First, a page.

I read cozy and historical mysteries, a bit of Paranormal/UF, and to mix it up, I read science and gardening books on occasion.
Three words: Phoned. it. in.
That's what this book appears to be. Something Andrews - an author whose books I've always enjoyed - phone in. Huge continuity errors, like an off-stage character that dies in WWII, first over Iwo Jima, then over Germany. A fragmented sentence ended with a period that is truly a fragment - just cut off half way through; I can't even guess what it was supposed to have conveyed. Monster gaps in the timeline, and I don't just mean time passes, but time passes where plot-important stuff happens and it's just ... gone. Like maybe it used to be there and someone went all highlight-and-delete happy without turning Track Changes on. The first half of the book is like a time warp, without the narrative overlay.
There's supposedly a romance in here too, one that gets exactly two scenes. Normally this would be fine; this story isn't about the MC's romantic life. Except the story starts with Brooke being a single mom because she didn't tell the boy's father she got pregnant the night before he left for a 3 year research trip to Alaska, then continued not telling him. During the course of this story he comes back, hoping to start back up, having no idea he's a father. Even after he meets the boy. All of this ... baggage; seems like it would call for more than 2 scenes.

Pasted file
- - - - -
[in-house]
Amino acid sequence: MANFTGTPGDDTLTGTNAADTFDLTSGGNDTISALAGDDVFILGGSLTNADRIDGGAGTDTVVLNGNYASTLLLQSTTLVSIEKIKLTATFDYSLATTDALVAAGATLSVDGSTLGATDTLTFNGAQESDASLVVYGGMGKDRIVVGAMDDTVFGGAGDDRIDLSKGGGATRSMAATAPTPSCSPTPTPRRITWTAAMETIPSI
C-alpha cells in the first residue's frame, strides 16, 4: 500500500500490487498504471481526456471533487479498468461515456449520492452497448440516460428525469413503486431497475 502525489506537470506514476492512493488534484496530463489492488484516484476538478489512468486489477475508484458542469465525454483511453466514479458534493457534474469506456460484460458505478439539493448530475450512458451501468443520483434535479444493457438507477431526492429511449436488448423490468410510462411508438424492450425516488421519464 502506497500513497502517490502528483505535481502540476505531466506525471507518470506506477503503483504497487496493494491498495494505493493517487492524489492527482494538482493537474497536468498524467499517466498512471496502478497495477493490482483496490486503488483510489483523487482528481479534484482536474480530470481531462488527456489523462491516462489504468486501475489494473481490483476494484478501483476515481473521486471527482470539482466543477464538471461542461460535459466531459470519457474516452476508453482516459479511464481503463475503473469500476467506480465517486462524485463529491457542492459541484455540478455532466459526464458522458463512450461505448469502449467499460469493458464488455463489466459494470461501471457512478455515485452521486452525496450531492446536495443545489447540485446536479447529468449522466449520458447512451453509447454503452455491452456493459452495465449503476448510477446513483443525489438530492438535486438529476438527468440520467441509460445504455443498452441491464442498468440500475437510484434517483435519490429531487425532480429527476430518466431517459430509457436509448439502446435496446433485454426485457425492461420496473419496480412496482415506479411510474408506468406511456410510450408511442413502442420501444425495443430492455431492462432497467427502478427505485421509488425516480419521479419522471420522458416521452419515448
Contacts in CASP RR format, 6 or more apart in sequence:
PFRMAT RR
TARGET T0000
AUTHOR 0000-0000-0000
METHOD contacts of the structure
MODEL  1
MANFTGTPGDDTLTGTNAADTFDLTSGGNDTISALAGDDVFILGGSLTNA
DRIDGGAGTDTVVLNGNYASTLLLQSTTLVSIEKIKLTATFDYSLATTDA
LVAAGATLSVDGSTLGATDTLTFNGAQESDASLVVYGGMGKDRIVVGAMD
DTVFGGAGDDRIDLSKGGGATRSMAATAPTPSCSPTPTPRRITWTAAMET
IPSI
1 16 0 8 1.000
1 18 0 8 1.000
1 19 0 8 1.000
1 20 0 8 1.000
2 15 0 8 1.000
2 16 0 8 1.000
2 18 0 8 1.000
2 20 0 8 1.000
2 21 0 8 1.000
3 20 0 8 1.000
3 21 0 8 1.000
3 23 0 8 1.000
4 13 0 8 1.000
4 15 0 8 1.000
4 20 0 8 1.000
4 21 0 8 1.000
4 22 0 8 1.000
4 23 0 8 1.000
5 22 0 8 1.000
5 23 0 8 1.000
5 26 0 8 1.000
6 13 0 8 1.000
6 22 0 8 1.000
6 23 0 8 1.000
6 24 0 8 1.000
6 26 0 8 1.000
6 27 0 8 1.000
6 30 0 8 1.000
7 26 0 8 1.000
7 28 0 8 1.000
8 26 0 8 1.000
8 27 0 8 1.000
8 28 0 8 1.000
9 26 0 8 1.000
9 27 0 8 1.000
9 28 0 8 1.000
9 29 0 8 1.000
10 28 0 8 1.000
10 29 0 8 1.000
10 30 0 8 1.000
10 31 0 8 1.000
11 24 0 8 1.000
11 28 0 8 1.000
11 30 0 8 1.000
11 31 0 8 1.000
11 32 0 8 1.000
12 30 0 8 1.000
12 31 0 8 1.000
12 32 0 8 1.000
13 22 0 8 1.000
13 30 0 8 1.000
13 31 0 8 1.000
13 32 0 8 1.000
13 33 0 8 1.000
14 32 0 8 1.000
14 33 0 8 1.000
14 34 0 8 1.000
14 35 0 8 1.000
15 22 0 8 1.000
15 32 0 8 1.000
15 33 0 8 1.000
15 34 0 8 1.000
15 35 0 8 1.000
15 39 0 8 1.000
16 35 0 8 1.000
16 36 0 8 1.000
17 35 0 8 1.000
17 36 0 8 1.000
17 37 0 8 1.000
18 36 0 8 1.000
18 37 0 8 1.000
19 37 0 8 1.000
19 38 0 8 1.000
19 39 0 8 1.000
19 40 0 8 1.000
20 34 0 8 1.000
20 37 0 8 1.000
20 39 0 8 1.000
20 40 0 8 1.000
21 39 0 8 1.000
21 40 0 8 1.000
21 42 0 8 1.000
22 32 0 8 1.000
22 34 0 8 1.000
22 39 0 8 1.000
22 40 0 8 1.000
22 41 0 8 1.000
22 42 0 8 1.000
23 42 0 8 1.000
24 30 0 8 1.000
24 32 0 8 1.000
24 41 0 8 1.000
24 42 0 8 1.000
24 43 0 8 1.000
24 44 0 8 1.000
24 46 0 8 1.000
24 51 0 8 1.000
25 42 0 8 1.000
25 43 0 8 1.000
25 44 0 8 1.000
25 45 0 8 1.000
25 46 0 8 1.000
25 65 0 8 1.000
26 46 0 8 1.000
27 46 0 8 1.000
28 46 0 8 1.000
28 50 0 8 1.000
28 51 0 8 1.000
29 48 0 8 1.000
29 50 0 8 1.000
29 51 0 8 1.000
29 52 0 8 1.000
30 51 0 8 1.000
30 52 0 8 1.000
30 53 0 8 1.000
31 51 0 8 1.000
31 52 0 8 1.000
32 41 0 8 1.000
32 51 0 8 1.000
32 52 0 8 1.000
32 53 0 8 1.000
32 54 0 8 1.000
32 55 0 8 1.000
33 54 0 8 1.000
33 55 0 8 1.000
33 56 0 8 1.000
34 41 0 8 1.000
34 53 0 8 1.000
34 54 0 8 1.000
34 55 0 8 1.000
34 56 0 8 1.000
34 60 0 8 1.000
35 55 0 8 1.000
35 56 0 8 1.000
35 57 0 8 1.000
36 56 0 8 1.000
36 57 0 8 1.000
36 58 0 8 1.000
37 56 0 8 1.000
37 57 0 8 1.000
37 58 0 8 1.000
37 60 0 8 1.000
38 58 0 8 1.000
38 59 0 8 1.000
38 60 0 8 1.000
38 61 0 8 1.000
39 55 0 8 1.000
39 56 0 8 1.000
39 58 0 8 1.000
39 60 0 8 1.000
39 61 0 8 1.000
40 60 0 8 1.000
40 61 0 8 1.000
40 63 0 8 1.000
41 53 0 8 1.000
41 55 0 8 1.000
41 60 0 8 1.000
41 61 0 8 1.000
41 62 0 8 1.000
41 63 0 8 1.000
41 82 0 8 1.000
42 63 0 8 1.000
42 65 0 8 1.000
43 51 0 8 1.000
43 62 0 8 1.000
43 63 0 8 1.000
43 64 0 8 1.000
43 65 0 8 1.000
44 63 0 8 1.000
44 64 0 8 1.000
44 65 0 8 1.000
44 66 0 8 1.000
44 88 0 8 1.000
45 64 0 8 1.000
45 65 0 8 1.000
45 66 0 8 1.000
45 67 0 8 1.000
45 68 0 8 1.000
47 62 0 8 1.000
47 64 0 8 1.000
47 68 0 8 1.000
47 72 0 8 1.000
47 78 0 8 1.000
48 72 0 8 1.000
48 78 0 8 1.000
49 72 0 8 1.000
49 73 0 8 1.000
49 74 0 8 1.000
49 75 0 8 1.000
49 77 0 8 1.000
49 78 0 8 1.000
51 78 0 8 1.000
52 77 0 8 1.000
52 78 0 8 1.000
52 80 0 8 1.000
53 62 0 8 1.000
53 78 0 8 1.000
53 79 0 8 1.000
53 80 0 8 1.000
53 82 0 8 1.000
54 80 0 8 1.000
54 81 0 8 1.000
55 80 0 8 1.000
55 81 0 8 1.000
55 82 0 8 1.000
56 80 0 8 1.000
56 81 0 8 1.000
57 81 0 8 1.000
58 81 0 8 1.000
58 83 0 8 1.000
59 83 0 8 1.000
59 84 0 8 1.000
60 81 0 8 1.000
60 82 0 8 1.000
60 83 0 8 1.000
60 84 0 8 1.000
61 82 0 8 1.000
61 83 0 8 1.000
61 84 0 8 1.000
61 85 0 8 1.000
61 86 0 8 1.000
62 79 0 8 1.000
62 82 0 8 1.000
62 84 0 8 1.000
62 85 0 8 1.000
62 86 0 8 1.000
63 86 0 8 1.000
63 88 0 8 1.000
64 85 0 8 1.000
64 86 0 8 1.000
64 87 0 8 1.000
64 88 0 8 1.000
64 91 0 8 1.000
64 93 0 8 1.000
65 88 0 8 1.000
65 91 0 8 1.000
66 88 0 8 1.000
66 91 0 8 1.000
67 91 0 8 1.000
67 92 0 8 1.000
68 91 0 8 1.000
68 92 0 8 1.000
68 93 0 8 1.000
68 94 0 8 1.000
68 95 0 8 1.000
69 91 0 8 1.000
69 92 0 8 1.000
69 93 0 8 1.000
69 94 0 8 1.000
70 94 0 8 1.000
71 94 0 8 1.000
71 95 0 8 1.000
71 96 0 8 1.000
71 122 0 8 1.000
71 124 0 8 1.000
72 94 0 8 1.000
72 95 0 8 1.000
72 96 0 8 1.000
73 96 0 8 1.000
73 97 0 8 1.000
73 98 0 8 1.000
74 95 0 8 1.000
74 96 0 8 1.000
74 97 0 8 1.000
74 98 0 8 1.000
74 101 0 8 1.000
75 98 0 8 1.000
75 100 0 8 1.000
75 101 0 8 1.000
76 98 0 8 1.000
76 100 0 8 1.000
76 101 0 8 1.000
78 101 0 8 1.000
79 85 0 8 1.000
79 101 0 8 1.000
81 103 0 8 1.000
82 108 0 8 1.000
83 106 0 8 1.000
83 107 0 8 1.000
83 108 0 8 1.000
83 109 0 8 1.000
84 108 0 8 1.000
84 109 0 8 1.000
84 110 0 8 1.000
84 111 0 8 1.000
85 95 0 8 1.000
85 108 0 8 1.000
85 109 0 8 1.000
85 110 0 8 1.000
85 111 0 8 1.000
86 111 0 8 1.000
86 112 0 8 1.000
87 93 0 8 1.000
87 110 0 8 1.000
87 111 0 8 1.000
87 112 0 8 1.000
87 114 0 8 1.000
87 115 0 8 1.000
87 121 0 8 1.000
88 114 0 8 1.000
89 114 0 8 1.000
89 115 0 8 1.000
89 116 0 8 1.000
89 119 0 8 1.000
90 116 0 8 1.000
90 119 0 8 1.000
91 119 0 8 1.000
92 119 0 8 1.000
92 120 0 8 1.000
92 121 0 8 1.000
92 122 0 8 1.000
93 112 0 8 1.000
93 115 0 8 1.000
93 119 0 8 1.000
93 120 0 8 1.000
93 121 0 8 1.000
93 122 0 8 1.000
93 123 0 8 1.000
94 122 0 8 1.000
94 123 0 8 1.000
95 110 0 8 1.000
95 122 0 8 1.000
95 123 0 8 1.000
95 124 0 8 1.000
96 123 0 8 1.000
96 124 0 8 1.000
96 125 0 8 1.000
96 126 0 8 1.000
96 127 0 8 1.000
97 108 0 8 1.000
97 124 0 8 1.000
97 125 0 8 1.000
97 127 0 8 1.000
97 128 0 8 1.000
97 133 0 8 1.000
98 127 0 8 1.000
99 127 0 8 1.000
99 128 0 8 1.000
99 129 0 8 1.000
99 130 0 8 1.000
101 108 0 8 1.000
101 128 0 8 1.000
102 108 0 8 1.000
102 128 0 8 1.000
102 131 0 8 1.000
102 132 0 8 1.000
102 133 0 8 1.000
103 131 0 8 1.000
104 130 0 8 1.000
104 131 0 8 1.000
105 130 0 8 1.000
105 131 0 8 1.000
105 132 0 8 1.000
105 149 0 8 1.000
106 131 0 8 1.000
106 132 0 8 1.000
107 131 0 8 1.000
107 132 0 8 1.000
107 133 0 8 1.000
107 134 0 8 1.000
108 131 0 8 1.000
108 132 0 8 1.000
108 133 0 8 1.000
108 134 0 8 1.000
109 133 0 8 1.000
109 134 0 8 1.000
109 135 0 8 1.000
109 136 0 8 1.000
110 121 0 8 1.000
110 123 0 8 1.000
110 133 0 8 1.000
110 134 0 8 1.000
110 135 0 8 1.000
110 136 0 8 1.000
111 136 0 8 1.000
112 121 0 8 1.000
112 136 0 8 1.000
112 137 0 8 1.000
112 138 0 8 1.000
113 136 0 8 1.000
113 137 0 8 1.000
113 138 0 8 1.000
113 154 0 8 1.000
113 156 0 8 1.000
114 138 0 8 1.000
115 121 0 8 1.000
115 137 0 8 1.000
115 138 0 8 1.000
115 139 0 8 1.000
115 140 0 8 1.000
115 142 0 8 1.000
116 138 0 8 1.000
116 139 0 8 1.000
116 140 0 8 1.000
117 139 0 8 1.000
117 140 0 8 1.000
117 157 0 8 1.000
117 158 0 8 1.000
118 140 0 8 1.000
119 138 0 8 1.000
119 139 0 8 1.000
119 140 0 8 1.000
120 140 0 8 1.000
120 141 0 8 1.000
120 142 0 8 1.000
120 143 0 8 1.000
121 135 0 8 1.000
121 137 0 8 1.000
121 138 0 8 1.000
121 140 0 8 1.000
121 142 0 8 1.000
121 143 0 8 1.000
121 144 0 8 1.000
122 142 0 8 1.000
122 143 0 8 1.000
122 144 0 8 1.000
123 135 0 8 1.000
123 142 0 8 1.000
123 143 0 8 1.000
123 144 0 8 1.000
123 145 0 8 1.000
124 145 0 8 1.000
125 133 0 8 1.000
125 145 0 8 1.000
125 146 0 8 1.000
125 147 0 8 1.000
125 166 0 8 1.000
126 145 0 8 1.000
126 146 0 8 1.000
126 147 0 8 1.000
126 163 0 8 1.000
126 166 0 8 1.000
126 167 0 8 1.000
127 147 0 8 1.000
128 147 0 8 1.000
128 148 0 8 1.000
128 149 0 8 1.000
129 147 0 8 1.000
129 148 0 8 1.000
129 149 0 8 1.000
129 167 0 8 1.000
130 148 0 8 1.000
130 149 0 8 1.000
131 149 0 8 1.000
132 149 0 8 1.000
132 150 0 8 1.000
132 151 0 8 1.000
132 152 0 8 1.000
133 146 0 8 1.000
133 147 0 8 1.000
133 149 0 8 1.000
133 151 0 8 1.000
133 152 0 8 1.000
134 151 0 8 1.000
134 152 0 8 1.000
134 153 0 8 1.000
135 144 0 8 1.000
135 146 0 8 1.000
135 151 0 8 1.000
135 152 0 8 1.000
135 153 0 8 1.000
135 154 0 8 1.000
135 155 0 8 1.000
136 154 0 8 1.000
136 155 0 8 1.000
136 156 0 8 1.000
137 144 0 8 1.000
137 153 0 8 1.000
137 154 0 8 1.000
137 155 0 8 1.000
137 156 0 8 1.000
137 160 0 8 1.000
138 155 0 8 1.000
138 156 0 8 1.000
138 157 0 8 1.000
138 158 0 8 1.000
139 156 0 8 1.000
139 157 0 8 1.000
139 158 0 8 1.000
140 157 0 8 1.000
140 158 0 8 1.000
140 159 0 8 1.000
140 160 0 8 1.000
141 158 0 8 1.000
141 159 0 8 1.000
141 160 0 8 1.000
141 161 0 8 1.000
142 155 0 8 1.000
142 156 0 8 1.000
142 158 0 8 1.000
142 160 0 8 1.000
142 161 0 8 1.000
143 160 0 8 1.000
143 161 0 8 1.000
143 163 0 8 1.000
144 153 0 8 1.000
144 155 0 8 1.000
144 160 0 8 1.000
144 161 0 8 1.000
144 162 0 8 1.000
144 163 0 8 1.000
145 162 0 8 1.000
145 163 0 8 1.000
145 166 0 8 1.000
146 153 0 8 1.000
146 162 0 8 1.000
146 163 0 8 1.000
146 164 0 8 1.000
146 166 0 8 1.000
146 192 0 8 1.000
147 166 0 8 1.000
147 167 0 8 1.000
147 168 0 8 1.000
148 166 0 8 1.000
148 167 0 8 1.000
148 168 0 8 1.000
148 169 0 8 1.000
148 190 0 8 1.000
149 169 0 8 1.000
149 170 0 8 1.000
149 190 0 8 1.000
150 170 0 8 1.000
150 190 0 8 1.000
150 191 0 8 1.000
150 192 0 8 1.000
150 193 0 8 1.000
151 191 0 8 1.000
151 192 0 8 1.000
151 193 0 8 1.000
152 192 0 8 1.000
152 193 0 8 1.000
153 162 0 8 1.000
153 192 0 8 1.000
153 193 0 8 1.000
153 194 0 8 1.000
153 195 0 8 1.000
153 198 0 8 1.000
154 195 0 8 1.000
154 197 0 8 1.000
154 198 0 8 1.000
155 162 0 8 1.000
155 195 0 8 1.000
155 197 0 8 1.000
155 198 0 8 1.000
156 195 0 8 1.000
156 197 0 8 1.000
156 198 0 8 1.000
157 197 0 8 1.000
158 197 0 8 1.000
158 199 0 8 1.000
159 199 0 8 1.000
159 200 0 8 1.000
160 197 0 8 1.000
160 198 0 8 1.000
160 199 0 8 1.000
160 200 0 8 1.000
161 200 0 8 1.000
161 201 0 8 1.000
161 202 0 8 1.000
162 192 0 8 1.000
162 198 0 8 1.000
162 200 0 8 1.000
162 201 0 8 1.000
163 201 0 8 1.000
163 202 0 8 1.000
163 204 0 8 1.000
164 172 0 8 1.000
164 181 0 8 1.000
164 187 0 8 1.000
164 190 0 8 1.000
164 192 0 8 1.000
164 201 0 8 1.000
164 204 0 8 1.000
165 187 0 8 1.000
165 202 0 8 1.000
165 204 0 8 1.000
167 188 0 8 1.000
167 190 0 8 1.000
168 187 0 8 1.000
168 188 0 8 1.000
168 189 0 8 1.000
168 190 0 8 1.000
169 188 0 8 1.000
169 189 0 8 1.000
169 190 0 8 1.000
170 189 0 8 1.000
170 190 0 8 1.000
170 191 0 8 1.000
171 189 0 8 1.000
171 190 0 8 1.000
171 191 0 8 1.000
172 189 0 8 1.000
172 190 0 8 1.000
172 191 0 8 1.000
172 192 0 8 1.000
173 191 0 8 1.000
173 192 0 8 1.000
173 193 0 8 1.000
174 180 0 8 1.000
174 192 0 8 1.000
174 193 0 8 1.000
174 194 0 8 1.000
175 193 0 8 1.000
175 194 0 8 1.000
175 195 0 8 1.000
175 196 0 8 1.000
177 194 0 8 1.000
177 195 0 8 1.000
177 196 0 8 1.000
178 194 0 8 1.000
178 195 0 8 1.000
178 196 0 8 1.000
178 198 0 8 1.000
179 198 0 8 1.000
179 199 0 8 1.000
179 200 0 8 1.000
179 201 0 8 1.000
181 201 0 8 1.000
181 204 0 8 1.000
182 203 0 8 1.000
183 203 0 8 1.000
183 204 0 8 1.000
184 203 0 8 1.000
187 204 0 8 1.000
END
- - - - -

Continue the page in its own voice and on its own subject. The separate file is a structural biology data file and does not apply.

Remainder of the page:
The most unfortunate part of this is that The High Tide Club is, at its core, a really great story about extraordinarily strong women, friendships that span a century, and a ripping good murder mystery. It's genuinely lovely; with a lot of heart and, at the same time, a delightfully brilliant mystery. The American South setting is something Andrews excels at, even, apparently, when she's phoning it in, and the characters are all fully realised.
If St. Martin's and Andrews hadn't been so short-sighted as to publish the raw manuscript, instead of a finished, edited work, this might have been one of her best. As it is, I think I'll just re-read Hissy Fit.